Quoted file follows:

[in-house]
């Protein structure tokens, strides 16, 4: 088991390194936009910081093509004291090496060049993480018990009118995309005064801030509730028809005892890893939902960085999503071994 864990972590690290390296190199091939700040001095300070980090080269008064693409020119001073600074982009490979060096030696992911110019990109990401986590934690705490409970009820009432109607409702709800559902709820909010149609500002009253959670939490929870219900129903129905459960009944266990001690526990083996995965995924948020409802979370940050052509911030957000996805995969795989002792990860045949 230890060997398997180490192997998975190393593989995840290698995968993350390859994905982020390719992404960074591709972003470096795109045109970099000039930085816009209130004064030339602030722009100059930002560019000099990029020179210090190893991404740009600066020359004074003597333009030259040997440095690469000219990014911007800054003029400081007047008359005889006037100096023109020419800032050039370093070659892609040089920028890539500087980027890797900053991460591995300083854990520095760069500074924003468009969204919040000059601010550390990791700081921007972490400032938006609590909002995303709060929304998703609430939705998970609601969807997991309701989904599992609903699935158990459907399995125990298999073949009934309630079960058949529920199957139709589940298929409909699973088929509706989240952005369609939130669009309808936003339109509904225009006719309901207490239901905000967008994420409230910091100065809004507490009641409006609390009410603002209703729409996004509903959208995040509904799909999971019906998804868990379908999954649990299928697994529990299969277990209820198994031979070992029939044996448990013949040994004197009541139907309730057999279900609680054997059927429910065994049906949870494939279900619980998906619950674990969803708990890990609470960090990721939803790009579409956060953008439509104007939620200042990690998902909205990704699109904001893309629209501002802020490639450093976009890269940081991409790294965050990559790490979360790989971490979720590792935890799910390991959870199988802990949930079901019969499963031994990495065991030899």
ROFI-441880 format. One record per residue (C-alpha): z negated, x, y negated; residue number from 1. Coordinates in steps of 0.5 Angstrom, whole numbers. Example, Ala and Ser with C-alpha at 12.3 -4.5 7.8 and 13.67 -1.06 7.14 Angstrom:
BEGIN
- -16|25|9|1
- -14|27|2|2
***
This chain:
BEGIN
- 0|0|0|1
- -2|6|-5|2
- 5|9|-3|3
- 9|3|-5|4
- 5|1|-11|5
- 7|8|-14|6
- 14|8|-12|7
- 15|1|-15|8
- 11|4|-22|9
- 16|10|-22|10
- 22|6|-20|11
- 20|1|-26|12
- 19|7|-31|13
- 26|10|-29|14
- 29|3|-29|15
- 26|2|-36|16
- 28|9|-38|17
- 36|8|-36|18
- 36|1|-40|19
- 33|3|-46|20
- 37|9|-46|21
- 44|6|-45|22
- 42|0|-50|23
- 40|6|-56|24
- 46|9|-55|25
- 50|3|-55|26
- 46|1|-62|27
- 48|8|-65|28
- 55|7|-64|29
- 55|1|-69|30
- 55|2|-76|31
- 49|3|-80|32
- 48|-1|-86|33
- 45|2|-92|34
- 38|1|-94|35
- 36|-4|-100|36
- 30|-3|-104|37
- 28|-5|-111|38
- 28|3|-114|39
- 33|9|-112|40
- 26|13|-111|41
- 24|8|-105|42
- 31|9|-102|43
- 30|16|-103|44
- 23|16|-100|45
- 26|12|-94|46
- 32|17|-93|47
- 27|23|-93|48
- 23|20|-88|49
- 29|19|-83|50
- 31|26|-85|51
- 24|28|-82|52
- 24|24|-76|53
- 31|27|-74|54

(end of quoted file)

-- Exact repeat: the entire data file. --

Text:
[in-house]
């Protein structure tokens, strides 16, 4: 088991390194936009910081093509004291090496060049993480018990009118995309005064801030509730028809005892890893939902960085999503071994 864990972590690290390296190199091939700040001095300070980090080269008064693409020119001073600074982009490979060096030696992911110019990109990401986590934690705490409970009820009432109607409702709800559902709820909010149609500002009253959670939490929870219900129903129905459960009944266990001690526990083996995965995924948020409802979370940050052509911030957000996805995969795989002792990860045949 230890060997398997180490192997998975190393593989995840290698995968993350390859994905982020390719992404960074591709972003470096795109045109970099000039930085816009209130004064030339602030722009100059930002560019000099990029020179210090190893991404740009600066020359004074003597333009030259040997440095690469000219990014911007800054003029400081007047008359005889006037100096023109020419800032050039370093070659892609040089920028890539500087980027890797900053991460591995300083854990520095760069500074924003468009969204919040000059601010550390990791700081921007972490400032938006609590909002995303709060929304998703609430939705998970609601969807997991309701989904599992609903699935158990459907399995125990298999073949009934309630079960058949529920199957139709589940298929409909699973088929509706989240952005369609939130669009309808936003339109509904225009006719309901207490239901905000967008994420409230910091100065809004507490009641409006609390009410603002209703729409996004509903959208995040509904799909999971019906998804868990379908999954649990299928697994529990299969277990209820198994031979070992029939044996448990013949040994004197009541139907309730057999279900609680054997059927429910065994049906949870494939279900619980998906619950674990969803708990890990609470960090990721939803790009579409956060953008439509104007939620200042990690998902909205990704699109904001893309629209501002802020490639450093976009890269940081991409790294965050990559790490979360790989971490979720590792935890799910390991959870199988802990949930079901019969499963031994990495065991030899």
ROFI-441880 format. One record per residue (C-alpha): z negated, x, y negated; residue number from 1. Coordinates in steps of 0.5 Angstrom, whole numbers. Example, Ala and Ser with C-alpha at 12.3 -4.5 7.8 and 13.67 -1.06 7.14 Angstrom:
BEGIN
- -16|25|9|1
- -14|27|2|2
***
This chain:
BEGIN
- 0|0|0|1
- -2|6|-5|2
- 5|9|-3|3
- 9|3|-5|4
- 5|1|-11|5
- 7|8|-14|6
- 14|8|-12|7
- 15|1|-15|8
- 11|4|-22|9
- 16|10|-22|10
- 22|6|-20|11
- 20|1|-26|12
- 19|7|-31|13
- 26|10|-29|14
- 29|3|-29|15
- 26|2|-36|16
- 28|9|-38|17
- 36|8|-36|18
- 36|1|-40|19
- 33|3|-46|20
- 37|9|-46|21
- 44|6|-45|22
- 42|0|-50|23
- 40|6|-56|24
- 46|9|-55|25
- 50|3|-55|26
- 46|1|-62|27
- 48|8|-65|28
- 55|7|-64|29
- 55|1|-69|30
- 55|2|-76|31
- 49|3|-80|32
- 48|-1|-86|33
- 45|2|-92|34
- 38|1|-94|35
- 36|-4|-100|36
- 30|-3|-104|37
- 28|-5|-111|38
- 28|3|-114|39
- 33|9|-112|40
- 26|13|-111|41
- 24|8|-105|42
- 31|9|-102|43
- 30|16|-103|44
- 23|16|-100|45
- 26|12|-94|46
- 32|17|-93|47
- 27|23|-93|48
- 23|20|-88|49
- 29|19|-83|50
- 31|26|-85|51
- 24|28|-82|52
- 24|24|-76|53
- 31|27|-74|54